While reading Ted Koppel's new non-fiction book, Lights Out, he mentions a novel I'd never heard about, One Second After, by Willam R. Forstchen. Ted Koppel's book is scary - what would happen to the U.S. in the case of a cyberattack that knocks out our power grid? Well, we'd be in big trouble because we're not prepared. It's an excellent book and I highly recommend it.
But don't read it before bedtime.
Another book to skip at bedtime, One Second After, is a novel set in a small town in North Carolina. Life is great. Until an EMP (Electromagnetic Pulse) weapon is detonated, wiping out the electrical grid, computers, cars, cellphones, you name it. How will our main character, college professor and retired military colonel, John Matherson, provide for his family, take care of his diabetic daughter, and help keep the town together? Will food be rationed? Should outsiders be allowed entry? What do you do with looters?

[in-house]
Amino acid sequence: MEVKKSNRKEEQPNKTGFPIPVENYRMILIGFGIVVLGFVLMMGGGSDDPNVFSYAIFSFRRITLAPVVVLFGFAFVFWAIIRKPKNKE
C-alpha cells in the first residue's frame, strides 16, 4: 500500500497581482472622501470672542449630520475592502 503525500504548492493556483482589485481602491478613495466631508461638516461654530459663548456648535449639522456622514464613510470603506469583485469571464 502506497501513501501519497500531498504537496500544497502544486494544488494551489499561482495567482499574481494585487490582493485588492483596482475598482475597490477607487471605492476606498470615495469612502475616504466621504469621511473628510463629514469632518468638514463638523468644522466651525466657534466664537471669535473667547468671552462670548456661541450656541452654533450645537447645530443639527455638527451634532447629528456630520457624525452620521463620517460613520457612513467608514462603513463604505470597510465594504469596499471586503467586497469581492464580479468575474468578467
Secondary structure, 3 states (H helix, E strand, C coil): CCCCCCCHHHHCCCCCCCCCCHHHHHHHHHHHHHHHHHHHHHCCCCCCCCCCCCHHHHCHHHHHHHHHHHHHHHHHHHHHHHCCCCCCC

The strength of the book is its smallness. It's set in a college town with people who seem familiar - the doctor, the police chief, the college students Matherson teaches. And suddenly everything that's normal - ice in your freezer, watching TV or listening to a radio, driving a car, air-conditioning, access to medicine - it's all gone. Money becomes worthless - how do you buy something when the supermarket has nothing left?
One Second After isn't written especially well. A lot of the writing is clunky and clumsy. "Should of, would of" used over and over, that made me a little crazy. You wonder if there was an editor for this book. But I couldn't stop reading. Who will survive? And the bigger, more frightening fact - this could happen. An EMP is real threat. Are we set up to stop it? And if we can't stop it, are we prepared for what to do next?
Yes, I highly recommend One Second After. But like the Ted Koppel book, Lights Out, don't read it before you go to sleep. Trust me.